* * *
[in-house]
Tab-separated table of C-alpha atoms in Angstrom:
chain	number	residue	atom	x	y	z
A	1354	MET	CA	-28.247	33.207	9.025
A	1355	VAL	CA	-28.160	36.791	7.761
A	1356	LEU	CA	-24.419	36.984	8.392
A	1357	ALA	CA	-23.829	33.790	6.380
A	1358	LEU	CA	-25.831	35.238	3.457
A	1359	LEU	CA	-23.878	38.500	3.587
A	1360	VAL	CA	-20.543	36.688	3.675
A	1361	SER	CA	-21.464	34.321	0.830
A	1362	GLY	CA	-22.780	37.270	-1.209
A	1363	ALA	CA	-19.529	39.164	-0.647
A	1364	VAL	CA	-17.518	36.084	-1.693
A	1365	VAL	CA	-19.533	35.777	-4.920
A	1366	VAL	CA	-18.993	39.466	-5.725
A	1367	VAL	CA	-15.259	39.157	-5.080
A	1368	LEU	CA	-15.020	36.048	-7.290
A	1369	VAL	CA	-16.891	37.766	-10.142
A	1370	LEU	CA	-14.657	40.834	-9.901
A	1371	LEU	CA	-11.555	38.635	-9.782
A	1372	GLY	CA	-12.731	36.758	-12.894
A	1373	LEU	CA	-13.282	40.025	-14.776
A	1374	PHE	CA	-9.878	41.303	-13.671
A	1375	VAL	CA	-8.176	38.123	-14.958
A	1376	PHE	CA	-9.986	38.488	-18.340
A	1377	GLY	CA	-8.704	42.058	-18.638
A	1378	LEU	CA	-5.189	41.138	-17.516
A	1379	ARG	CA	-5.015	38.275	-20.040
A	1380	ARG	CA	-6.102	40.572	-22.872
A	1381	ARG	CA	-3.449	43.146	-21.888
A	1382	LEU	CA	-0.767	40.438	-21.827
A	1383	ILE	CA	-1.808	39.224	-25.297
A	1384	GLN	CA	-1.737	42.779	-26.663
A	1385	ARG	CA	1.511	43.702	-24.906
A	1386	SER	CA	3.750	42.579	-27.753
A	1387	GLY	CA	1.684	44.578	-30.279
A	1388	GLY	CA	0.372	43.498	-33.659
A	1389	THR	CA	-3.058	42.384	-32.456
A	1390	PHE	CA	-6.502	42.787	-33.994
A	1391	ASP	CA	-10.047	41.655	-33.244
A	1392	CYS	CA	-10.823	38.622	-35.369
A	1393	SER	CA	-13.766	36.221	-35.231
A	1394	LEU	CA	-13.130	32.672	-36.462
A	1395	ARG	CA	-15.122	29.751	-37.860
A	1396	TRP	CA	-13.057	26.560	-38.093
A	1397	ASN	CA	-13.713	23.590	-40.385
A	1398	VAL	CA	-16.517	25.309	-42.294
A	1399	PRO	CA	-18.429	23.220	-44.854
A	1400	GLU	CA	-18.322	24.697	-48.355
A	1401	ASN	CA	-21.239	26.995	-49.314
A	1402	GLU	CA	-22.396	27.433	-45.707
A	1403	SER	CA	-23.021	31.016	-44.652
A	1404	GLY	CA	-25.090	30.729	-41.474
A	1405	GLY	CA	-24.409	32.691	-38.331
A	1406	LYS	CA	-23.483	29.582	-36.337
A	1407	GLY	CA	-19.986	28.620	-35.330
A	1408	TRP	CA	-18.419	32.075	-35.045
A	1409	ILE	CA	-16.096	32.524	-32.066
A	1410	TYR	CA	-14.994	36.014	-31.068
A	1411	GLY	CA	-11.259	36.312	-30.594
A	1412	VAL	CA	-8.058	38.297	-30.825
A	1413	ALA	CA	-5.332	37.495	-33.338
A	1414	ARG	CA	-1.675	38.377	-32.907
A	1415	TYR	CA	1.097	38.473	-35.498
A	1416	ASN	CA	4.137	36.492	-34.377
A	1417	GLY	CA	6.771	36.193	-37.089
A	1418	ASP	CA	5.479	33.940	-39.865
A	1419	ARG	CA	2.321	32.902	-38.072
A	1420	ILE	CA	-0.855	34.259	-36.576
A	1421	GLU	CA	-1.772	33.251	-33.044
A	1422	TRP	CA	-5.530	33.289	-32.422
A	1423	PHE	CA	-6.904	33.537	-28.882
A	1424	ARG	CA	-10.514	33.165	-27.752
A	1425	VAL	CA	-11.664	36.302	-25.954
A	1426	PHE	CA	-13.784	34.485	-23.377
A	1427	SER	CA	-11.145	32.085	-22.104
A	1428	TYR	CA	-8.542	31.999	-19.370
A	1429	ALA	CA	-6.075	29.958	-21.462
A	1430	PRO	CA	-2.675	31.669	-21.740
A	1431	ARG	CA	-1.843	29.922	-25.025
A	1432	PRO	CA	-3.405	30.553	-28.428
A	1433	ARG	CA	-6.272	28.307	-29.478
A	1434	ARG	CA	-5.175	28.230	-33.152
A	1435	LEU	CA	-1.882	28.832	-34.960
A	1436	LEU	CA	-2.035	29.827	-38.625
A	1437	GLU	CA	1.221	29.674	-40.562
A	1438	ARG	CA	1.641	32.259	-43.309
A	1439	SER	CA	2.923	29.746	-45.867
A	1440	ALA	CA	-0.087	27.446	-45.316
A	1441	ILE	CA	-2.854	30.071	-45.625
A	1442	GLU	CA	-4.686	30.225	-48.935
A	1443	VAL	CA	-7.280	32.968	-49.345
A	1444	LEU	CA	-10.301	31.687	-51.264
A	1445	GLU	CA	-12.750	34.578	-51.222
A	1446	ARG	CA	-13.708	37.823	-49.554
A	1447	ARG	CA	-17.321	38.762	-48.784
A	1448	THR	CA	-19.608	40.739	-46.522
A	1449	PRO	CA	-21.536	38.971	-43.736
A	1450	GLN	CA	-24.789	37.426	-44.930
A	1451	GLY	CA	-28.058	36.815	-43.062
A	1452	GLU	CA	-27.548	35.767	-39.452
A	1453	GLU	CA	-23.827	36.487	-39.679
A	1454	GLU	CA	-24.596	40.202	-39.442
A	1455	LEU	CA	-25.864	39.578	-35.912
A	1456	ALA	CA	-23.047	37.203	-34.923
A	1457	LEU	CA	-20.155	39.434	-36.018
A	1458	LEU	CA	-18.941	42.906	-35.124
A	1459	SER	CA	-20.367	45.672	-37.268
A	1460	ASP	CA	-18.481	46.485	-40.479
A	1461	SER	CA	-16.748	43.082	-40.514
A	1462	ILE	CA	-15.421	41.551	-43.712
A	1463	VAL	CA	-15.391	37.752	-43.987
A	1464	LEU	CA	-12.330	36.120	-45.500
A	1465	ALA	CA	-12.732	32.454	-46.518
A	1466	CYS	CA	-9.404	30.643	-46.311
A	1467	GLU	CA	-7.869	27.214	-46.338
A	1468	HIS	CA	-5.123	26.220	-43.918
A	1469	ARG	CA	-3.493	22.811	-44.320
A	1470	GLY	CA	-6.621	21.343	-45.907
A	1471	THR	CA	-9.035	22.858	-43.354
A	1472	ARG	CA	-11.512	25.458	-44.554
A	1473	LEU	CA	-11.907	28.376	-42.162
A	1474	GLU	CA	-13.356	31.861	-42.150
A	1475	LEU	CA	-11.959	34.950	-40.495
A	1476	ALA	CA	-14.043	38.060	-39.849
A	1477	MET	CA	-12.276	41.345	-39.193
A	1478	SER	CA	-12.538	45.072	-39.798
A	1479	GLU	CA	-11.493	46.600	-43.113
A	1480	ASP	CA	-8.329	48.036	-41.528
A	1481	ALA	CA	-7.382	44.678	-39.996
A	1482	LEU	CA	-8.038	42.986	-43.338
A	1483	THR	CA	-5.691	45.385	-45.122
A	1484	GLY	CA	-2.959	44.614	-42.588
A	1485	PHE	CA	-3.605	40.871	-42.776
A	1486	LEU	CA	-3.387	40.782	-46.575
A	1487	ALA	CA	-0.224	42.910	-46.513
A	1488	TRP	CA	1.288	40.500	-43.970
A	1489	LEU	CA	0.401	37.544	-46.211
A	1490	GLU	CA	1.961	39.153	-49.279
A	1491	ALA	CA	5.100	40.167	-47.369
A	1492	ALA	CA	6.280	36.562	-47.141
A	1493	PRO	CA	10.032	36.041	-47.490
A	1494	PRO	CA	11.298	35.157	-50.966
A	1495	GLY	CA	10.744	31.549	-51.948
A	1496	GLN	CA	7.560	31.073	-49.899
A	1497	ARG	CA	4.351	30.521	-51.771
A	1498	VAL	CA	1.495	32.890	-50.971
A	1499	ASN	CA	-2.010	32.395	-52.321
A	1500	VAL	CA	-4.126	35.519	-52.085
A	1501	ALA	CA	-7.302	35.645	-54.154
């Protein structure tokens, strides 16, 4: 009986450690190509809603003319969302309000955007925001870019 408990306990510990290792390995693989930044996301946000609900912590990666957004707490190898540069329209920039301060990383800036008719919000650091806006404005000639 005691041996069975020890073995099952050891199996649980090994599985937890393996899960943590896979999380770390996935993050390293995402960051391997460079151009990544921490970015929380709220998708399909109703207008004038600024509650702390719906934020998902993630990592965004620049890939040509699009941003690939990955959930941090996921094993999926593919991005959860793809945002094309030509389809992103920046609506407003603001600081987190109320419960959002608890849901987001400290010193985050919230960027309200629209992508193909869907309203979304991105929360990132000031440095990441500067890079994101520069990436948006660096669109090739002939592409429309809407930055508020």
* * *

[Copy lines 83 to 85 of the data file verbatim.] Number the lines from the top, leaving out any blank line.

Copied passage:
A	1433	ARG	CA	-6.272	28.307	-29.478
A	1434	ARG	CA	-5.175	28.230	-33.152
A	1435	LEU	CA	-1.882	28.832	-34.960